The best of EcoWatch, right in your inbox. Sign up for our email newsletter!
Solar Plant Opens at Uninhabitable Chernobyl Nuclear Site
A site once a symbol of one type of apocalypse is now helping to stave off another.
"Today we are connecting the station to the power system of Ukraine," Ukrainian-German company Solar Chernobyl head Yevgen Varyagin said at the opening ceremony.
The site of the Chernobyl disaster, which killed thousands and forced hundreds of thousands to evacuate, is surprisingly ideal for renewable energy. The 1,000 square miles surrounding the plant won't be safe for humans for 24,000 years, but the site is already connected to the power grid, Fortune pointed out.
"It's not just another solar power plant," Varyagin told reporters, according to Reuters. "It's really hard to underestimate the symbolism of this particular project."
The undamaged Chernobyl power plants generated energy until 2000, when they were shut down. It looked as though the site's days as an energy source were over.
"But now we are seeing a new sprout, still small, weak, producing power on this site and this is very joyful," head of the Chernobyl nuclear plant Valery Seyda said, according to Reuters.
Ukraine, which is looking to diversify its energy portfolio as it stops buying natural gas from Russia, had offered good prices for around 6,000 acres of land and will buy the energy at 50 percent above the average EU prize, AFP reported.
The current plant cost $1.2 million to build and generates one megawatt of power on four acres of land, enough to run about 2,000 homes, Fortune reported. However, the end goal is to construct 100 megawatts worth of solar farms.
The Ukraine had previously built two solar farms in the Crimea that had a capacity of 82 and 100 megawatts, but they were annexed by Russia along with the rest of the Crimea. The Ukraine still sources coal and nuclear fuel from Russia, but has nearly 600 megawatts of its own renewable energy as of 2018.
It added more than 500 megawatts of renewable power since January, twice as much as the country added in 2017, and Yulia Kovaliv, head of the Office of the National Investment Council of Ukraine, told Reuters that investors were racing to take advantage of a renewable energy subsidy before the Ukrainian parliament votes on potentially ending it in July 2019.
EcoWatch Daily Newsletter
Ethics investigations have been opened into the conduct of senior Trump appointees at the nation's top environmental agencies.
The two investigations focus on Environmental Protection Agency (EPA) Administrator Andrew Wheeler and six high-ranking officials in the Department of Interior (DOI), The Hill reported Tuesday. Both of them involve the officials' former clients or employers.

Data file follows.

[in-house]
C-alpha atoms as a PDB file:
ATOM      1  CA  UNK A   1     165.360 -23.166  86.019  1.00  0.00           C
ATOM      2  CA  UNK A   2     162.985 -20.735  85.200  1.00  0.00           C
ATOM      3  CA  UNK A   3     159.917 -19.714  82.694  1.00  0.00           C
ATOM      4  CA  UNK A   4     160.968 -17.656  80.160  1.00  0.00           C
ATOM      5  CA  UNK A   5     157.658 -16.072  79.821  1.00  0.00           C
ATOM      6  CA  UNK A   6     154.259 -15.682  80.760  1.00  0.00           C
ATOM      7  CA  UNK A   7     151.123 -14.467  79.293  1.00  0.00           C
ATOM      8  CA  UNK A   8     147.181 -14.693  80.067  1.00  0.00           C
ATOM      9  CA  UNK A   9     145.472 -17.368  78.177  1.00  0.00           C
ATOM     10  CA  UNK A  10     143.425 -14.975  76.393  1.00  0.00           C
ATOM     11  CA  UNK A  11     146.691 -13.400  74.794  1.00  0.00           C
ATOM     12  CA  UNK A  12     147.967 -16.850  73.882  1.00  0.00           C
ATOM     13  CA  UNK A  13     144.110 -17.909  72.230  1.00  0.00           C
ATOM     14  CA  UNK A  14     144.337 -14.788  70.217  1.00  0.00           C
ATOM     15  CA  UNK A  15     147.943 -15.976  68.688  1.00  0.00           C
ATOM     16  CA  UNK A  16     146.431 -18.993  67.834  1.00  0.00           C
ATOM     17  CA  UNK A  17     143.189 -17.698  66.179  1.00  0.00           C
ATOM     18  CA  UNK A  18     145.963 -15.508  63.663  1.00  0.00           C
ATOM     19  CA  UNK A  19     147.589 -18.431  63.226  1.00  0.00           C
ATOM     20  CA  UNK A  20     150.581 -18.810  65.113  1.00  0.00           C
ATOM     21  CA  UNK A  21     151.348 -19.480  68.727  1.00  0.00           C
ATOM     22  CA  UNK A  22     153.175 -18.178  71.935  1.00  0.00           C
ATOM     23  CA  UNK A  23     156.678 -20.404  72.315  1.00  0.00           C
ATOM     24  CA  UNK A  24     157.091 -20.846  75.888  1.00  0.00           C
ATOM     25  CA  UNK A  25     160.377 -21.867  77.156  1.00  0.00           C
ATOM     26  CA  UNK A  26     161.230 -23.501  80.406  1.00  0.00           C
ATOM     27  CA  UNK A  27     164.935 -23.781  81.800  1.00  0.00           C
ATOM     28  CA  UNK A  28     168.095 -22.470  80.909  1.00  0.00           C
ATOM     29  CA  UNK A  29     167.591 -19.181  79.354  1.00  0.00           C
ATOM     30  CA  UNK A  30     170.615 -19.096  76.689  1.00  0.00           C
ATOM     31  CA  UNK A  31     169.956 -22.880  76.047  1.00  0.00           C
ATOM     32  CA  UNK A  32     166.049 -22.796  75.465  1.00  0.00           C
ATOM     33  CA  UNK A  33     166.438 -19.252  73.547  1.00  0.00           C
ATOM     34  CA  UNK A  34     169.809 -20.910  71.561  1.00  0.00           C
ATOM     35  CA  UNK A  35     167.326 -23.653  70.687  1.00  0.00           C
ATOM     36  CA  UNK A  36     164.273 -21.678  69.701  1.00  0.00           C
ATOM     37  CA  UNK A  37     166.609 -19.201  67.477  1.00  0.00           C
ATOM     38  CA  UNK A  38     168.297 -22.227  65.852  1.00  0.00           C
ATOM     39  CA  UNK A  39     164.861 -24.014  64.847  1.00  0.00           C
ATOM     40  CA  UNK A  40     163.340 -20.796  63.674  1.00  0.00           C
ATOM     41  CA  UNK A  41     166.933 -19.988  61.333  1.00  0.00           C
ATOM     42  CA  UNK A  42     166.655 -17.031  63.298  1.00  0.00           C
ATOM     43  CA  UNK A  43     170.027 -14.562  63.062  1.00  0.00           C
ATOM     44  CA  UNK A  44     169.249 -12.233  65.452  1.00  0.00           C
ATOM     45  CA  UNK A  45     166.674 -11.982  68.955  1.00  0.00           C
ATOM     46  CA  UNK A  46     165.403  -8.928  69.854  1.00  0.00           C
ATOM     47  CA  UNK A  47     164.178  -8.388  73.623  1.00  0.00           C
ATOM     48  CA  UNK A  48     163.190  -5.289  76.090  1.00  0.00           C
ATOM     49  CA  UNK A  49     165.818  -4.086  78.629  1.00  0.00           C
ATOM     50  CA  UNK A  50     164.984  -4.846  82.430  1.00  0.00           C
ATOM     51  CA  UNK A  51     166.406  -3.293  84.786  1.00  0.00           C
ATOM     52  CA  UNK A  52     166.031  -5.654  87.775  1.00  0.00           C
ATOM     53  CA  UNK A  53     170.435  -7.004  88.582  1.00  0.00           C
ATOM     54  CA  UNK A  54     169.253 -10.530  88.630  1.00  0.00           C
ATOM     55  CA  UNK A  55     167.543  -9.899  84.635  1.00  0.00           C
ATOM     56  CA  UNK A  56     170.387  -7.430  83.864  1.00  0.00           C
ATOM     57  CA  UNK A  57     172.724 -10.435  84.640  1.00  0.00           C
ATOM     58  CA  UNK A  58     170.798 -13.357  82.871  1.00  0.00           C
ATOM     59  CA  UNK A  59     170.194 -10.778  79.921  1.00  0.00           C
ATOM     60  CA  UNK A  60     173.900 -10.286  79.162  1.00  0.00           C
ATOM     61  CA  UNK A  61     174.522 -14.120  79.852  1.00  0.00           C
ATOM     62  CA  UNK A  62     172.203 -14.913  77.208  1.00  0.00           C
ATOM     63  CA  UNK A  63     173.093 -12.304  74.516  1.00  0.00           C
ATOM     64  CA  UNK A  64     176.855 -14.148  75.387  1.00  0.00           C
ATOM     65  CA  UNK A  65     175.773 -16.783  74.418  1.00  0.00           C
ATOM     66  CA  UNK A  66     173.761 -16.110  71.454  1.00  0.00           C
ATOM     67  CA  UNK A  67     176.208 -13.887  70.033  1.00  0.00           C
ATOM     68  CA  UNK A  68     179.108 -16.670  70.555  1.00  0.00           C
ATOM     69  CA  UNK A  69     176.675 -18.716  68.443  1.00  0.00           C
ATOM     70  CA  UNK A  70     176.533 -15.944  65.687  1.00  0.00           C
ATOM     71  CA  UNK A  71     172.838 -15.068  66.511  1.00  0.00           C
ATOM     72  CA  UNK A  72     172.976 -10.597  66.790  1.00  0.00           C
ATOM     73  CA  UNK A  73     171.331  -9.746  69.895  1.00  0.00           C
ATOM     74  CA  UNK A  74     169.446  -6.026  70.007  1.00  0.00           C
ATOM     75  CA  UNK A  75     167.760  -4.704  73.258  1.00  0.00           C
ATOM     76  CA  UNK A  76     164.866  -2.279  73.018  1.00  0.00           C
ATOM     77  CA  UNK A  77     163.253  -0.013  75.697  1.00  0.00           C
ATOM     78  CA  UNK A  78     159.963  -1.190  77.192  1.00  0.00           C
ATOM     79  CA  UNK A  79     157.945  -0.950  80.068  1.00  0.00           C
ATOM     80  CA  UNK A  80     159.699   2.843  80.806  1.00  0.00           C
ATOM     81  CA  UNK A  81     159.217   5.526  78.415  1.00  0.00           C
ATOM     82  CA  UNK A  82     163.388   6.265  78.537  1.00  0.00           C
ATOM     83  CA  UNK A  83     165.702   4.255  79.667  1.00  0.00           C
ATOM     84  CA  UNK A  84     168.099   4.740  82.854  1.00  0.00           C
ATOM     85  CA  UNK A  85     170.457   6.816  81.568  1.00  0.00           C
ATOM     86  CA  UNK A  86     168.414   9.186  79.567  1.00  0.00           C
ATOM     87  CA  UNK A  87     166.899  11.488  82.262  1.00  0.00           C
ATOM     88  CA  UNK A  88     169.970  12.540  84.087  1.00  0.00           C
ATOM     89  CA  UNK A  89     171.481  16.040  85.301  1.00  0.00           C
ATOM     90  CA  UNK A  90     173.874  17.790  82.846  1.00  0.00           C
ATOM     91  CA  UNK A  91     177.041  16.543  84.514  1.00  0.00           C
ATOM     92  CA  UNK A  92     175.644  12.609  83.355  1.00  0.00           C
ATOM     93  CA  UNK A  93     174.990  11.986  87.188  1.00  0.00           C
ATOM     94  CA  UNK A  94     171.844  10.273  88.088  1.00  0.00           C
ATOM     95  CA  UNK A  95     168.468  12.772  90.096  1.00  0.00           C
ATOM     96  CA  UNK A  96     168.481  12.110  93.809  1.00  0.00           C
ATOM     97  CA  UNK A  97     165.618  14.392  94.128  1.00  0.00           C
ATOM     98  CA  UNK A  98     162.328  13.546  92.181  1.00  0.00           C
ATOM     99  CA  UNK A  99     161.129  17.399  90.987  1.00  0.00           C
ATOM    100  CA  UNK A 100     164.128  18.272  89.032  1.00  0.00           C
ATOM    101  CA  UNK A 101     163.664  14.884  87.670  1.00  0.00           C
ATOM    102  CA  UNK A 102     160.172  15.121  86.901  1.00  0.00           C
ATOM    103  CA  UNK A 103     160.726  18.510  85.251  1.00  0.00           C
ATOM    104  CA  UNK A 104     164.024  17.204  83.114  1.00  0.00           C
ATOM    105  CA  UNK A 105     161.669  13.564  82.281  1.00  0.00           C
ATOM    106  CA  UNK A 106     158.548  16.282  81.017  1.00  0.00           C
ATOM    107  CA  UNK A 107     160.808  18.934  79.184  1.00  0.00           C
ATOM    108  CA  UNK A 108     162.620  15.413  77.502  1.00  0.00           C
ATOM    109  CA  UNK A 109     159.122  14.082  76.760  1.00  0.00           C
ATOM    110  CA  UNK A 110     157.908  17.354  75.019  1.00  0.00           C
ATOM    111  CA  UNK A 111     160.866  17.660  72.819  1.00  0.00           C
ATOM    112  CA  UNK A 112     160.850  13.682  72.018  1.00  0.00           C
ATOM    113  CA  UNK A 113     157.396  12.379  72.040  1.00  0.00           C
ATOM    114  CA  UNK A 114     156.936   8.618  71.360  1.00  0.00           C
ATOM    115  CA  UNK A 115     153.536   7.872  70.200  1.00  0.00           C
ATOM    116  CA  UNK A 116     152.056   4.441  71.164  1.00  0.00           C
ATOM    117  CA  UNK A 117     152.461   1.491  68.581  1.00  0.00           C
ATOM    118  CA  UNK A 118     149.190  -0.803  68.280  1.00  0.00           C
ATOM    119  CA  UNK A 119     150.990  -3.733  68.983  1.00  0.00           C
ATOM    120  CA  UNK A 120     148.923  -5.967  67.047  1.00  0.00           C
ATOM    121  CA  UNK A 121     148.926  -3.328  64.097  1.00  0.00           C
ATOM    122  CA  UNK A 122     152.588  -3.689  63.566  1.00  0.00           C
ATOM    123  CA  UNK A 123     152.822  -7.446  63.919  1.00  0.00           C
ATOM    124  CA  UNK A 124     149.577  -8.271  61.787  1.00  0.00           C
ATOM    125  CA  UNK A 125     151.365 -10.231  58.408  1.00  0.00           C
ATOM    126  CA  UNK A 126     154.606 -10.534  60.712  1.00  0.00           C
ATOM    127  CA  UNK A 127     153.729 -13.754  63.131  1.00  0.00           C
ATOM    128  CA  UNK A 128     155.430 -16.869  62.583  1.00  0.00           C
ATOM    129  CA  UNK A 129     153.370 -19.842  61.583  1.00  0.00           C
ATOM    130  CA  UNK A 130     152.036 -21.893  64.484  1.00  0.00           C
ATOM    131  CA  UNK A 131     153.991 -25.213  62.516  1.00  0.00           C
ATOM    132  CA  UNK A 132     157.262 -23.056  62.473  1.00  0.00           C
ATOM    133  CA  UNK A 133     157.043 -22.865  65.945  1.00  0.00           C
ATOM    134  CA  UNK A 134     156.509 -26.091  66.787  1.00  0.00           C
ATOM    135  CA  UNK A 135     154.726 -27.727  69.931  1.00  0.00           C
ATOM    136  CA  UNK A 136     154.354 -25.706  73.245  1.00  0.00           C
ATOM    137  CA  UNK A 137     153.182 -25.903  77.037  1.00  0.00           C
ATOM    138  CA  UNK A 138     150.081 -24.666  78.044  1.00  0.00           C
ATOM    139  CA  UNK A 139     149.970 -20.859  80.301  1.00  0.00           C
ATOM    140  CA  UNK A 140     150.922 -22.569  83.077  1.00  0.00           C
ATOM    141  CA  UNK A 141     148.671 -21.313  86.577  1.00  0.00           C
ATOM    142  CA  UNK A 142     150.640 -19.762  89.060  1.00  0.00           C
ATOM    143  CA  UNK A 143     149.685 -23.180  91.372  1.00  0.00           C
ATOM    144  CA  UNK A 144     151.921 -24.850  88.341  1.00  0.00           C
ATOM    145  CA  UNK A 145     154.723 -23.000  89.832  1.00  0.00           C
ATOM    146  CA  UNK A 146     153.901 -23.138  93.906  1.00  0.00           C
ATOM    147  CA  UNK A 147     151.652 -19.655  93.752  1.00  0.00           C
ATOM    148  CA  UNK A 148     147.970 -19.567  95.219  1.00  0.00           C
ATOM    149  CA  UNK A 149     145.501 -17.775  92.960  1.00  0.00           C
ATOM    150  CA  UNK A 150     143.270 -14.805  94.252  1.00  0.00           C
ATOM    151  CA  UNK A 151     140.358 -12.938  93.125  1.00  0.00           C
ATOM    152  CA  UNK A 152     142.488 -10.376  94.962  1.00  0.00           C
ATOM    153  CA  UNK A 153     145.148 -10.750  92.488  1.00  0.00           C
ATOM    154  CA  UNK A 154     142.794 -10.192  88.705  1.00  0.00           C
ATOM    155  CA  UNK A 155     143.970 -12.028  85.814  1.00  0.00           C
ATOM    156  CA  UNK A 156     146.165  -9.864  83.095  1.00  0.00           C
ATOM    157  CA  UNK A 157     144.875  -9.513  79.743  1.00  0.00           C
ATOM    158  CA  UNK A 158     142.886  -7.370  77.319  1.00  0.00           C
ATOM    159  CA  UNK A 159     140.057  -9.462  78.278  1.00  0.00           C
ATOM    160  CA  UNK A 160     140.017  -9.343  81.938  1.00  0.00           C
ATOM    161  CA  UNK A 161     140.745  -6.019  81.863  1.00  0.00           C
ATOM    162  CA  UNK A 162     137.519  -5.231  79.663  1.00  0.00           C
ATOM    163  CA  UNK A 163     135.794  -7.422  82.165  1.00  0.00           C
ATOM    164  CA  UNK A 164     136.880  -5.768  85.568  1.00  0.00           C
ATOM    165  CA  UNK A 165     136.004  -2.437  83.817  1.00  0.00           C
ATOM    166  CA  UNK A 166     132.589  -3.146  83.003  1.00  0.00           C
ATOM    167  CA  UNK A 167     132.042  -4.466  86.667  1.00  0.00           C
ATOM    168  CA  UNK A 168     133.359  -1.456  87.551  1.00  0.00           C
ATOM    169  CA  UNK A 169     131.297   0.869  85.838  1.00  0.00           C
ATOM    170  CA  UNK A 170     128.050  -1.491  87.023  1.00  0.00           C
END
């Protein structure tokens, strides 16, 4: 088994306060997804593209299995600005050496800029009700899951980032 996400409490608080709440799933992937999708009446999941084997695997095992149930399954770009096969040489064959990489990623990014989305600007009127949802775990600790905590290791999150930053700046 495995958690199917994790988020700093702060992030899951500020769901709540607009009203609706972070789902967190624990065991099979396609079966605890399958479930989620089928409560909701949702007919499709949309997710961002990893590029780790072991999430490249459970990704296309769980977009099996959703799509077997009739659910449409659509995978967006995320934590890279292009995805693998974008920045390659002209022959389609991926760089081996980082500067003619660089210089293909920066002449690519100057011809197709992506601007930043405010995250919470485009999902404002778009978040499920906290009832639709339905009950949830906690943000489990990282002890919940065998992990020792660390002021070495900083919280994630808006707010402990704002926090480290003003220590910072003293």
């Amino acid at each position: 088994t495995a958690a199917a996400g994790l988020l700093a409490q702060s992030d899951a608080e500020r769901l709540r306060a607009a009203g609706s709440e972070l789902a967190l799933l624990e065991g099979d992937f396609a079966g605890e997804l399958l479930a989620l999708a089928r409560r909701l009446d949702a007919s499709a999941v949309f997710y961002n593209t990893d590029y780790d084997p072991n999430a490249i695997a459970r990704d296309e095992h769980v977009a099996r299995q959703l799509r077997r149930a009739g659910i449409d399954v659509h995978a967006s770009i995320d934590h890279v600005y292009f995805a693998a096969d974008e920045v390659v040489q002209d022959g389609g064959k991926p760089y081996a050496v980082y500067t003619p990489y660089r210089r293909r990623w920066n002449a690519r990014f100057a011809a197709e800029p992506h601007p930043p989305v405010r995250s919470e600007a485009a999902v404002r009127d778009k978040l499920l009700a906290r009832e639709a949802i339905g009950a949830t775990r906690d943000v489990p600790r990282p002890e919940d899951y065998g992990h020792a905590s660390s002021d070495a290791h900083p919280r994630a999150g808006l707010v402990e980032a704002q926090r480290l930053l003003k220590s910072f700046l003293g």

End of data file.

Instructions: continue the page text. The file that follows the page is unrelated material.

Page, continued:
"This is demonstrative of the failures at the very top of this administration to set an ethical tone," Campaign Legal Center Ethics Counsel Delaney Marsco told The Washington Post of the DOI investigation. "When people come to work for government, they're supposed to work on behalf of the public. It's a betrayal of the public trust when senior political appointees seem to give privileged access to their former employers or former clients."
By Dipika Kadaba
We've known for more than 50 years that smoking cigarettes comes with health hazards, but it turns out those discarded butts are harmful for the environment, too. Filtered cigarette butts, although small, contain dozens of chemicals, including arsenic and benzene. These toxins can leach into the ground or water, creating a potentially deadly situation for nearby birds, fish and other wildlife.
By Wenonah Hauter
Five years ago this week, an emergency manager appointed by then-Michigan Gov. Rick Snyder made the devastating decision to save money by switching Flint's water supply over from Detroit's water system to the Flint River. Seen as a temporary fix, the new water supply was not properly treated. High levels of lead leached from the old pipes, poisoning a generation of Flint's children, and bacteria responsible for an outbreak of Legionnaires' Disease killed more than a dozen residents.
Did you know that more than a third of food is wasted or thrown away every year? And that only 25 percent of it would be enough to feed the 795 million undernourished people in the world? That's why today is Stop Food Waste Day, a chance to reflect on what you can do to waste less of the food you buy.